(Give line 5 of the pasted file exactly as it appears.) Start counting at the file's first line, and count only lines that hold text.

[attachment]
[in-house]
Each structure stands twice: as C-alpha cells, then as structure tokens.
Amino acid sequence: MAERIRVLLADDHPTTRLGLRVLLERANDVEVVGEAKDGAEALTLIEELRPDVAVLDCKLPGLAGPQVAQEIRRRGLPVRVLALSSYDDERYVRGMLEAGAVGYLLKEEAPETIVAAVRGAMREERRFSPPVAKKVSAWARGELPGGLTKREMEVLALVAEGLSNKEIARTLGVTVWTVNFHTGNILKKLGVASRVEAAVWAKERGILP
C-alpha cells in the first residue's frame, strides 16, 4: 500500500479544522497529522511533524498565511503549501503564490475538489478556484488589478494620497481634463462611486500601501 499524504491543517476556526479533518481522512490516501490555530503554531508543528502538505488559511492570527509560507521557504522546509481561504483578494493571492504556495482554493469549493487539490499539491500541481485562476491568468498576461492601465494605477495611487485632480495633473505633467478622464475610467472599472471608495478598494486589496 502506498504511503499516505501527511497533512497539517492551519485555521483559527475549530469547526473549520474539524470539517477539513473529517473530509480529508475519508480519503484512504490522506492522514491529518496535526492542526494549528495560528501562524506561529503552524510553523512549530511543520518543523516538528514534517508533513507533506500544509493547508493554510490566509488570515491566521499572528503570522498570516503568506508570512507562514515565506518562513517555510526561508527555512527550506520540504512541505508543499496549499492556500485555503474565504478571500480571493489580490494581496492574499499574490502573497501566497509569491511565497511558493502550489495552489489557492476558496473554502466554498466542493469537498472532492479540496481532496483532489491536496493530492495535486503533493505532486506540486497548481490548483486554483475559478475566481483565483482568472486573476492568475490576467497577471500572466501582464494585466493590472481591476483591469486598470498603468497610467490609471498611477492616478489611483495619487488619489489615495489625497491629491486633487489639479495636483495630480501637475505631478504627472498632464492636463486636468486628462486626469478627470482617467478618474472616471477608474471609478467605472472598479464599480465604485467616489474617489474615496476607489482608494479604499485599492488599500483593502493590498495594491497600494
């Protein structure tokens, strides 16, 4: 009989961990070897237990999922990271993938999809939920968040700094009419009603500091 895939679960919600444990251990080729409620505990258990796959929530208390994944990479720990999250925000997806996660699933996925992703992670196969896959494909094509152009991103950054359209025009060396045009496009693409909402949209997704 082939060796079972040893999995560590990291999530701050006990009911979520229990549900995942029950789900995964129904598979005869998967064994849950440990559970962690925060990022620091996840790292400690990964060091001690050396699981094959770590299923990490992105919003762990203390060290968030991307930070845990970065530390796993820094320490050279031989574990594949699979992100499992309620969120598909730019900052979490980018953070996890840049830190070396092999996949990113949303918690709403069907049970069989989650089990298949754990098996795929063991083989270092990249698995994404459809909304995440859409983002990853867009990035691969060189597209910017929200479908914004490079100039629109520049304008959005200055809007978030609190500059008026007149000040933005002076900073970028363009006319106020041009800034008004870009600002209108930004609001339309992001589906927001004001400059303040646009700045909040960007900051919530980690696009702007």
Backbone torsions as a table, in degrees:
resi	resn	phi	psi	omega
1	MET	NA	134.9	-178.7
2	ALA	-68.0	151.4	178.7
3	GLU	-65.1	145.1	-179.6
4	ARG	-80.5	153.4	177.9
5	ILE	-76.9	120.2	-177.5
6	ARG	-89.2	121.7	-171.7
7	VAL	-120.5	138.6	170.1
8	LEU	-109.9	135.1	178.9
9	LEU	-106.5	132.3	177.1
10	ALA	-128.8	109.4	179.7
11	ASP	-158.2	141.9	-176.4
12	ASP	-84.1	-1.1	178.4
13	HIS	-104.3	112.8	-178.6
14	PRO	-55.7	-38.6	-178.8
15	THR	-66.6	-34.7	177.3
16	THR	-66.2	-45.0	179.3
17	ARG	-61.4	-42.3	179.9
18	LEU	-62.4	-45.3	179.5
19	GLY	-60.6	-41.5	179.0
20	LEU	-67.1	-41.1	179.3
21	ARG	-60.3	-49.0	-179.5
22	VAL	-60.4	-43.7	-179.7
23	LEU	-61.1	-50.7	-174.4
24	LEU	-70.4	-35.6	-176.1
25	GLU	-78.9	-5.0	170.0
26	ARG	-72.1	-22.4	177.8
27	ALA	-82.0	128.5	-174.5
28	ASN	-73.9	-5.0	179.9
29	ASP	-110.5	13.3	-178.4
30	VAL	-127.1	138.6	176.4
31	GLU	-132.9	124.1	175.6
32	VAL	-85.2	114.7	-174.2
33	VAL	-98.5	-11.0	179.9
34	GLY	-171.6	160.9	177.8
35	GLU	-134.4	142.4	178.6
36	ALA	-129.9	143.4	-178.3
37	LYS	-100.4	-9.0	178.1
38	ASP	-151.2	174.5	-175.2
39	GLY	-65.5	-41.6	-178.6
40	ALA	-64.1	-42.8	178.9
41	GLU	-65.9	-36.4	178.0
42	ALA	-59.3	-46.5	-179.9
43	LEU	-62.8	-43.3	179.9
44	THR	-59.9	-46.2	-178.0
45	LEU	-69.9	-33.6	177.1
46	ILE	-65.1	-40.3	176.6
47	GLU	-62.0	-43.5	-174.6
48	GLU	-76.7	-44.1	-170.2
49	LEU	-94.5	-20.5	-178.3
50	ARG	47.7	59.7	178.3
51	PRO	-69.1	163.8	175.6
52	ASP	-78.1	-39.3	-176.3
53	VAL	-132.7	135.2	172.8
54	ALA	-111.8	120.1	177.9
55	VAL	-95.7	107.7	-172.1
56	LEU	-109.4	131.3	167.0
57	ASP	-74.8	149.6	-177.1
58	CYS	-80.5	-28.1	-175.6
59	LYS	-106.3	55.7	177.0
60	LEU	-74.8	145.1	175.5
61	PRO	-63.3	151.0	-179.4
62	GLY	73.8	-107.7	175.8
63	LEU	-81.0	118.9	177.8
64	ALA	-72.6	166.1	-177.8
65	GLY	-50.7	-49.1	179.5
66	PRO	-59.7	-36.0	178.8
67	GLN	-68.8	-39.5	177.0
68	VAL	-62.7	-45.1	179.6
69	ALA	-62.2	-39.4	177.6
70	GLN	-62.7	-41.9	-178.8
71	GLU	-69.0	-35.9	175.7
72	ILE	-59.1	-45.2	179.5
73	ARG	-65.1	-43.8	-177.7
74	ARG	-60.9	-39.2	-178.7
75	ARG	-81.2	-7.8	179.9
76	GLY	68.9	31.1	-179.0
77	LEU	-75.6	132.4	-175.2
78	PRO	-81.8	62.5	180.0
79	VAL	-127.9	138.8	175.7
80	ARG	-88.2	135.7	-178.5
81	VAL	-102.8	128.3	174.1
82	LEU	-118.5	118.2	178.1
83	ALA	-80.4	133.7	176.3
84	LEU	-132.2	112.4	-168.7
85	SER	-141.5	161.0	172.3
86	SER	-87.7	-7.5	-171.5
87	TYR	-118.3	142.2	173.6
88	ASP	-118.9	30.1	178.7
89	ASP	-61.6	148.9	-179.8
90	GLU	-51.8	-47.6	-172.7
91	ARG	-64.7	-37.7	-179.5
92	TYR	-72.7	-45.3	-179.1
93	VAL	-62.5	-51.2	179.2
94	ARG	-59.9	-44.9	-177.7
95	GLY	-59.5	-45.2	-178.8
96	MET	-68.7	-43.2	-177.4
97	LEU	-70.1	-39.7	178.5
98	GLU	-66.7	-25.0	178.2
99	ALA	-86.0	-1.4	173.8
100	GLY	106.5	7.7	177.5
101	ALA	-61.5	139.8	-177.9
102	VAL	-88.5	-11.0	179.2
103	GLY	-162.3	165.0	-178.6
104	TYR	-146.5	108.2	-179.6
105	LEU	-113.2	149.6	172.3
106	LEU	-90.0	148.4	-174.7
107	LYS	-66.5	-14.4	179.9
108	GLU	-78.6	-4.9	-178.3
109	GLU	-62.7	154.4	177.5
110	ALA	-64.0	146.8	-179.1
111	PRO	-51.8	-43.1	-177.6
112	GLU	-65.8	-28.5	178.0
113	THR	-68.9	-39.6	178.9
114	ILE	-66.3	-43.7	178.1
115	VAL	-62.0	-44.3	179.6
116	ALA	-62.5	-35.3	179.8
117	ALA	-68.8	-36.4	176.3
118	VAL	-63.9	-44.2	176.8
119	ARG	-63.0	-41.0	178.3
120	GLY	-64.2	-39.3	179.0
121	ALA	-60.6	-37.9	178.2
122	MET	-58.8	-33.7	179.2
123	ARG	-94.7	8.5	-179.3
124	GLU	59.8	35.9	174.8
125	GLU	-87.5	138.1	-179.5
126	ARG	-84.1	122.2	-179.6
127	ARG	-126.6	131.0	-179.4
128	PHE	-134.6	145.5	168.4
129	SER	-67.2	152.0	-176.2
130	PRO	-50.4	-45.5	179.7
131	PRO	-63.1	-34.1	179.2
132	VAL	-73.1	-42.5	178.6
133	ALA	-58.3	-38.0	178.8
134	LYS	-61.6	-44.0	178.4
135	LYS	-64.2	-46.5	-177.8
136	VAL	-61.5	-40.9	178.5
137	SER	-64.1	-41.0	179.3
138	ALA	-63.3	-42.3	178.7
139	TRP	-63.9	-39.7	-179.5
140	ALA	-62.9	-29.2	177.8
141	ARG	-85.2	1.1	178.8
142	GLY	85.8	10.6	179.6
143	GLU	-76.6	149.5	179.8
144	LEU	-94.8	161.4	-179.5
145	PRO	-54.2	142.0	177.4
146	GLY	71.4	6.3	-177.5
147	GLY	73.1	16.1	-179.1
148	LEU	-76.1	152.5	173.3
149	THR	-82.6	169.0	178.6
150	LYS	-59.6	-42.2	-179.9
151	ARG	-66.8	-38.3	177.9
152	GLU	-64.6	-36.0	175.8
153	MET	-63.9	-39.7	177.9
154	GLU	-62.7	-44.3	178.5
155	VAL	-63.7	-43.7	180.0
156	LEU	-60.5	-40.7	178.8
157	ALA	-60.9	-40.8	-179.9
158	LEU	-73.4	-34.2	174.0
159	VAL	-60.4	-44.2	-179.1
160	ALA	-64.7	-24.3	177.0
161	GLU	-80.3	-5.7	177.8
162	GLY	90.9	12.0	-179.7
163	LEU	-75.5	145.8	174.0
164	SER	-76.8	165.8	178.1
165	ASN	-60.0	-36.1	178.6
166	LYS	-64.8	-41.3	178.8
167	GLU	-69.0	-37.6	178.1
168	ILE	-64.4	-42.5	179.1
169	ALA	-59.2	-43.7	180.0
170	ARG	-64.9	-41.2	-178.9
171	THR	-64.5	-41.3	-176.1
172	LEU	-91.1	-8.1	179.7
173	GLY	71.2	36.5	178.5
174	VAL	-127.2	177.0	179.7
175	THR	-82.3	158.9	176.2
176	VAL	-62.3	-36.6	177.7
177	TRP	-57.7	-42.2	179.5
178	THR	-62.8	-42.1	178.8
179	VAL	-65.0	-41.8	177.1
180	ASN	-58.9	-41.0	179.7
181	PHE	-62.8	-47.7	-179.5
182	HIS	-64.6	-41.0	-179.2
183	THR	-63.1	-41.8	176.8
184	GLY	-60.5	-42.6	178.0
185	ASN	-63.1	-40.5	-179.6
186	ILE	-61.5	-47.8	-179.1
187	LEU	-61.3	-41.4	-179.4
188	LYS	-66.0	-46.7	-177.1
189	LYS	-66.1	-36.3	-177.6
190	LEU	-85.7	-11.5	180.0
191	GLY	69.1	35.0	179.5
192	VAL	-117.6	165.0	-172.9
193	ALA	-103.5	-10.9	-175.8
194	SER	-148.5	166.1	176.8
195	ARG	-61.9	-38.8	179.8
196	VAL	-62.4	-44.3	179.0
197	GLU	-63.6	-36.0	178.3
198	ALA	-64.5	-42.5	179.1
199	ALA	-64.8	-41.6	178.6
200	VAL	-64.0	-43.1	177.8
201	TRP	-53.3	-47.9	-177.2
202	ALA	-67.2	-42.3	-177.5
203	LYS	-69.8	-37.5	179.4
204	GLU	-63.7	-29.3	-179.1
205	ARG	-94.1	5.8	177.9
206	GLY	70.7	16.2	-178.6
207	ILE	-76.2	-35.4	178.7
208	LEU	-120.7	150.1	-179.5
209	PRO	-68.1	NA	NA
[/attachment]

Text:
């Protein structure tokens, strides 16, 4: 009989961990070897237990999922990271993938999809939920968040700094009419009603500091 895939679960919600444990251990080729409620505990258990796959929530208390994944990479720990999250925000997806996660699933996925992703992670196969896959494909094509152009991103950054359209025009060396045009496009693409909402949209997704 082939060796079972040893999995560590990291999530701050006990009911979520229990549900995942029950789900995964129904598979005869998967064994849950440990559970962690925060990022620091996840790292400690990964060091001690050396699981094959770590299923990490992105919003762990203390060290968030991307930070845990970065530390796993820094320490050279031989574990594949699979992100499992309620969120598909730019900052979490980018953070996890840049830190070396092999996949990113949303918690709403069907049970069989989650089990298949754990098996795929063991083989270092990249698995994404459809909304995440859409983002990853867009990035691969060189597209910017929200479908914004490079100039629109520049304008959005200055809007978030609190500059008026007149000040933005002076900073970028363009006319106020041009800034008004870009600002209108930004609001339309992001589906927001004001400059303040646009700045909040960007900051919530980690696009702007």